The "apphook" plugin is the worm component responsible for replication via IM. It attempts to hook certain iChat functions and it will send a copy of the worm body to the user's buddies, using the same method as “Buddies -> Send File”.
After installing the "apphook" plugin, the main worm code will continue with the infection of local applications. It will use "Spotlight" to search for a list of the most commonly used applications and it will attempt to infect them. The infection routine is very simple: Leap overwrites the main executable with its code while saving the original application code in a resource fork.
When an infected application is run, the main worm code will run, and it will attempt to propagate as described above. Leap will also attempt to execute the original application; however, this will not happen due to a bug in the worm's code. This means that infected applications stop working - a very obvious sign of the infection.
Finally, it appears that the author of the worm was planning to add an email replication function. However, this was not finished before the code appeared on the MacRumors forum. Except for corrupting applications during infection (which seems to be unintentional), there is no sign of any other damaging payload in the worm's code.
On 18 February, 2006, another MacOS X worm appeared. Inqtana spreads via Bluetooth and propagates by sending an Object Exchange (OBEX) Push data transfer request to the potential victim machine. If the user accepts the request, the worm exploits a Bluetooth File and Object Exchange Directory Traversal vulnerability to gain access to locations outside the Bluetooth File and Object Exchange service path.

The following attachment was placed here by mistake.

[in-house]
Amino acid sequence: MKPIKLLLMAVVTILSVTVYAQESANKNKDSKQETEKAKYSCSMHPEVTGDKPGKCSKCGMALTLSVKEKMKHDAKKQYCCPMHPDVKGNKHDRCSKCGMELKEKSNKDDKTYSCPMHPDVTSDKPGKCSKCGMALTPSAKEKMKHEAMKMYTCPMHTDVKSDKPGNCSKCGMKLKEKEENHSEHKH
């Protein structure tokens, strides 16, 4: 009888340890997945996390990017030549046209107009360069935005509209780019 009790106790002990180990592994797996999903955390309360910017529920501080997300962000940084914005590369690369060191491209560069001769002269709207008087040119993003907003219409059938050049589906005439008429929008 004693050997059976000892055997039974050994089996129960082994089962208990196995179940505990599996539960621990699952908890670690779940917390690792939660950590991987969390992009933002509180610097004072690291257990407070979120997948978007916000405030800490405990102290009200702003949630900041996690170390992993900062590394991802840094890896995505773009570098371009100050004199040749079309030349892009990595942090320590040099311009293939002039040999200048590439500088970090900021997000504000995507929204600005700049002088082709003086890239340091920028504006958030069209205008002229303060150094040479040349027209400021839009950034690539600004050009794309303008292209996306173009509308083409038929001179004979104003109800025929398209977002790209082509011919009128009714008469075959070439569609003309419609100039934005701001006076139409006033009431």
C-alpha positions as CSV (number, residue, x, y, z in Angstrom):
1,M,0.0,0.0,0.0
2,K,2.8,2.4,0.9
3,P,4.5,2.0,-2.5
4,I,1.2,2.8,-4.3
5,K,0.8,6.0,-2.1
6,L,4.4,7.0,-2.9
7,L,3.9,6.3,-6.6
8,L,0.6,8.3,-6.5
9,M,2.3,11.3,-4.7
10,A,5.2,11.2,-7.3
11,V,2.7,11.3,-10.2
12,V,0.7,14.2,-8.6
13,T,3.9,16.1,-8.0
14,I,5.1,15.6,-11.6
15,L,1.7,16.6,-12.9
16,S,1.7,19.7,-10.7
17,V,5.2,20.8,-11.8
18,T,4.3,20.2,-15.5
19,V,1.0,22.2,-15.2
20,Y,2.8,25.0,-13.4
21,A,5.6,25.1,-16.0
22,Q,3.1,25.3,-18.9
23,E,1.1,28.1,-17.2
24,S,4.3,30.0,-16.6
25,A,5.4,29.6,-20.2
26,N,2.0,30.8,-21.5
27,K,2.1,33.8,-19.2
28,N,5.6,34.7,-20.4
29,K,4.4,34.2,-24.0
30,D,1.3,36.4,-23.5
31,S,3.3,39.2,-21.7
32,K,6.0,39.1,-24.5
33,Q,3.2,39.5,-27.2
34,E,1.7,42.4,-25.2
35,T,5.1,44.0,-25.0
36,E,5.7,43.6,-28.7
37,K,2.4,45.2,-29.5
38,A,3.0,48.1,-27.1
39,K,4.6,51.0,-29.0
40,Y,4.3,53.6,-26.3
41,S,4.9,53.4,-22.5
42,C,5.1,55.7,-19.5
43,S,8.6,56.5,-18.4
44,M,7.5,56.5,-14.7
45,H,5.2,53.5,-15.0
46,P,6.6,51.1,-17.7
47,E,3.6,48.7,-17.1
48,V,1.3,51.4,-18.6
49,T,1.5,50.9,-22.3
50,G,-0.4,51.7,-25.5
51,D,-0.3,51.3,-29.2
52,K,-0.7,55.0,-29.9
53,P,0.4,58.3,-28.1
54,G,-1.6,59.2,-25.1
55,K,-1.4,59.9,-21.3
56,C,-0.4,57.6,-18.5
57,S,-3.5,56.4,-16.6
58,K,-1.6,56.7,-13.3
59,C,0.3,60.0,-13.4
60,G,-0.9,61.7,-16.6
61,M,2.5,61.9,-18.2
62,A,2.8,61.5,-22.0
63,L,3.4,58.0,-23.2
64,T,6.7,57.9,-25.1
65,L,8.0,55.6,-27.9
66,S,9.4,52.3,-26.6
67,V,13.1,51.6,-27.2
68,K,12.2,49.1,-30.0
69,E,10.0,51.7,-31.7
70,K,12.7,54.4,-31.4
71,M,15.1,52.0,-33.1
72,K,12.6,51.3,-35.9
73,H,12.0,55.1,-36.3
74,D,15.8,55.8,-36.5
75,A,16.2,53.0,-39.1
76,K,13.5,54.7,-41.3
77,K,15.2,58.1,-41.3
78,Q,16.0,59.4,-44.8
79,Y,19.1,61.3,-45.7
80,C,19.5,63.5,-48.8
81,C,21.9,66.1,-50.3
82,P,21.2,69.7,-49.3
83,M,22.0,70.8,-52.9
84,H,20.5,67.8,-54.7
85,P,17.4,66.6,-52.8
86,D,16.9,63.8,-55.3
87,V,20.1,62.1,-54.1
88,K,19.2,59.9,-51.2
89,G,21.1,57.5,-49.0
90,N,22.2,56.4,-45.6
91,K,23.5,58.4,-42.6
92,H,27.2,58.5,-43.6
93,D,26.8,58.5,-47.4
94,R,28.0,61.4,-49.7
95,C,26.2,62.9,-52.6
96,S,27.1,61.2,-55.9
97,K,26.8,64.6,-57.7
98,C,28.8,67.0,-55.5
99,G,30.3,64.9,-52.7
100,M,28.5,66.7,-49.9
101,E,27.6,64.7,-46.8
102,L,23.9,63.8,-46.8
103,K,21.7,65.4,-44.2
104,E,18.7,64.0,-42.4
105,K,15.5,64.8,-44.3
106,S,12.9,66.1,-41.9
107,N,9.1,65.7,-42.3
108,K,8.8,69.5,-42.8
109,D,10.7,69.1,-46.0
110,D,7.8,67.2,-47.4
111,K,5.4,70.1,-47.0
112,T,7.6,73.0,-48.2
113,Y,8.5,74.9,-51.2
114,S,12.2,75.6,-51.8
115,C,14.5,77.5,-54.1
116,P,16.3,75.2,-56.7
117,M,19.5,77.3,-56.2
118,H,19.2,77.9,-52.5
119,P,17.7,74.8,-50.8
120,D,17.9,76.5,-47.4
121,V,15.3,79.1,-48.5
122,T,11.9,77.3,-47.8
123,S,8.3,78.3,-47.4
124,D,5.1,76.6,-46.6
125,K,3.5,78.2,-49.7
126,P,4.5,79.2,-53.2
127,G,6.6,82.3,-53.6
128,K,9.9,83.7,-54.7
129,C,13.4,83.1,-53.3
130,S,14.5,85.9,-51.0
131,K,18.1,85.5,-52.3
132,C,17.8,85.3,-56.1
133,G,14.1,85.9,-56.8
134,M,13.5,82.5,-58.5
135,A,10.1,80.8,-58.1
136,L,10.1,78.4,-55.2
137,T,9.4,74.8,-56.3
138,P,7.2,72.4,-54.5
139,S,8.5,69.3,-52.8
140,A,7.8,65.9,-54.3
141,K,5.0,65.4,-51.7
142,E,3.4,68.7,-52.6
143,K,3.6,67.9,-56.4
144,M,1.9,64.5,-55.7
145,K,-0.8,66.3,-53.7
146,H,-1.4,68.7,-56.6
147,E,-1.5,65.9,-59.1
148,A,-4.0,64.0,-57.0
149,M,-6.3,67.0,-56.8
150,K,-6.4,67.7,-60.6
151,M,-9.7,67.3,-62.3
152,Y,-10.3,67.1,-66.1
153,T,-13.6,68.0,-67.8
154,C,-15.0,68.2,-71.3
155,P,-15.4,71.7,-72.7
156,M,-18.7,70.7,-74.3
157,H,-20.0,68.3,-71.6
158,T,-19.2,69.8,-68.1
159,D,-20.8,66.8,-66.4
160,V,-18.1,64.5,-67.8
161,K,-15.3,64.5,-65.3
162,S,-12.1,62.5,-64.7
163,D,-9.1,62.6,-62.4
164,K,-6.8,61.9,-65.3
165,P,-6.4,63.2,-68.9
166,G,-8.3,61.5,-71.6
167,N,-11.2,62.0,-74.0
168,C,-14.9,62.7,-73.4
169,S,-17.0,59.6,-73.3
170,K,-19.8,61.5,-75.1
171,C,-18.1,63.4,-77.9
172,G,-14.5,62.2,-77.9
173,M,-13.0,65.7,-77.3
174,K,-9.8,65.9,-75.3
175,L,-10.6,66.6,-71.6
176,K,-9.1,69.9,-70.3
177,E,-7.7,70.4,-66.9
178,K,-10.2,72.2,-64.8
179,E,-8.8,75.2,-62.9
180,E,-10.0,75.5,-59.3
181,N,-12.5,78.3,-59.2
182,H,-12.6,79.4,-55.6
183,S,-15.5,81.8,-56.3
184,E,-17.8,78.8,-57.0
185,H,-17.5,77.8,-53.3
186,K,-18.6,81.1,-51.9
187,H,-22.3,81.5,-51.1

The worm drops two files, named com.openbundle.plist and com.pwned.plist to the LaunchAgents directory to ensure that it will be launched automatically when the victim machine is rebooted. w0rm-support.tgz, which contains the worm components, is dropped to /Users/.
Once the operating system has been restarted, com.openbundle.plist unpacks the worm components and com.pwned.plist executes the worm main binary. Inqtana than attempts to replicate by scanning for devices which have Bluetooth enabled. It will then send itself to any devices found that support Object Exchange (OBEX) Push requests.
It was later discovered that Inqtana was written by the security researcher Kevin Finisterre, who created the worm as a proof of concept.
On 21 February, two zero-day exploits targeting MacOS X appeared, Exploit.OSX.Safari.a was discovered by Michael Lehn, and Exploit.OSX.ScriptEx.a. was discovered by Kevin Finisterre (the author of Inqtana). Both exploits received extensive coverage within the IT media.
By subscribing to our early morning news update, you will receive a daily digest of the latest security news published on Help Net Security.
With over 500 issues so far, reading our newsletter every Monday morning will keep you up-to-date with security risks out there.